Legal marijuana in NJ: Bill passes first big hurdle
Marijuana legalization in New Jersey took its first two steps Monday through the state Legislature, though the tallest hurdles remain to be cleared.
After a nearly five-hour hearing, the Senate Budget and Appropriations Committee and Assembly Appropriations Committee voted in favor of S2703/A4497, which would legalize the possession and personal use of marijuana for people age 21 and older.
“It has been a long (process). I can tell you I first started talking about this topic probably almost 15 years ago, and people looked at me like I had two heads, that it was a ridiculous topic that we shouldn’t even consider.” said Sen. Nicholas Scutari, D-Union.
The bill would create a state commission that would regulate the legal sale of recreational marijuana but continue to prohibit people from growing it at home. It calls for a state tax rate of 12 percent and a local tax rate of up to 2 percent – but that and other details are subject to change.
Senate President Steve Sweeney, D-Gloucester, said marijuana legalization has involved more direct involvement of legislative leaders and bill sponsors than any other issue he has seen since joining the Legislature in 2002.
“This isn’t a budget deal,” Sweeney said. “I want to commit that to you. That’s why I’m fighting for the tax rate to be lower. We’re trying to avoid the black market, and higher taxes only bring more black market business.”
Edward Forchion, a marijuana activist who goes by the self-assigned nickname NJ Weedman, told the committees that legalization would encourage him to sell marijuana illegally, not stop him. He said he doubts a jury would convict him for selling a drug that would be legal for others to sell with a license.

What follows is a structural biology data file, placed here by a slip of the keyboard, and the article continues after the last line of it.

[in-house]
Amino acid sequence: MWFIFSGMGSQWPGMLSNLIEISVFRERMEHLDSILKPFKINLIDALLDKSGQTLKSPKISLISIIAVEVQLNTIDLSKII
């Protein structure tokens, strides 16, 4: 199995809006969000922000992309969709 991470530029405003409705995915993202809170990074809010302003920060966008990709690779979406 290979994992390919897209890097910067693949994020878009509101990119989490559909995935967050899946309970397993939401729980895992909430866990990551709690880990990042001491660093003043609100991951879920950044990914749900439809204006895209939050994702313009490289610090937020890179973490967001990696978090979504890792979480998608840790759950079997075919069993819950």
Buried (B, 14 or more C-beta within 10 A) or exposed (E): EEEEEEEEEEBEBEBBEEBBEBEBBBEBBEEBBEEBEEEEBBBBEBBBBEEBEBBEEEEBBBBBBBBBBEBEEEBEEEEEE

“I think I will be one of these guys who will be challenging the law openly,” Forchion said. “I’m not going to hide it. The day you pass this bill, people like me are going to be emboldened to start selling weed like the white guys.”
Assemblyman Hal Wirths, R-Sussex, said Forchion’s testimony was the day’s most interesting.
“The Weedman, who I’ll call the Sales Man, is telling you that he is not going to stop selling illegal products,” Wirths said. “There were some comments that this will put an end to illegal sales. When someone’s sitting here in a room full of lawmakers, with state troopers, with sheriff’s officers, saying, ‘It’s going to be a good day for me, I’m going to go out and sell more weed,’ I think we’ve got to be honest with ourselves.”
The votes were 7-4 with two abstentions in the Senate and 7-3 with one abstention in the Assembly. Six Democrats normally on those committees didn’t attend the hearing and were replaced by six Democrats who voted for the bill – which could, but doesn’t necessarily, mean they aren’t sure supporters of it.
And two Democrats who voted yes indicated they might not when the next vote comes around. Sen. Paul Sarlo, D-Bergen, abstained but said he’s still leaning against the bill. Assemblyman Gary Schaer, D-Passaic, voted yes but said he did so only to enable high-level, closed-door talks to continue.
Gov. Phil Murphy supports legalization but hasn’t endorsed the details of the bill passed by the committees, and even the bill’s supporters say more changes are possible after negotiations. It’s possible, though not certain, a final vote will be held Dec. 17.
The committees also advanced legislation that would expand the state’s medical marijuana program.
That bill, which was also endorsed Monday by the Senate health committee, allows any doctor to prescribe cannabis for any diagnosed condition; adds chronic pain as a qualifying condition; allows adults to be prescribed edibles, not just minors; expands how much supply a patient can buy at one time; and phase out the sales tax on medical marijuana products by 2024.
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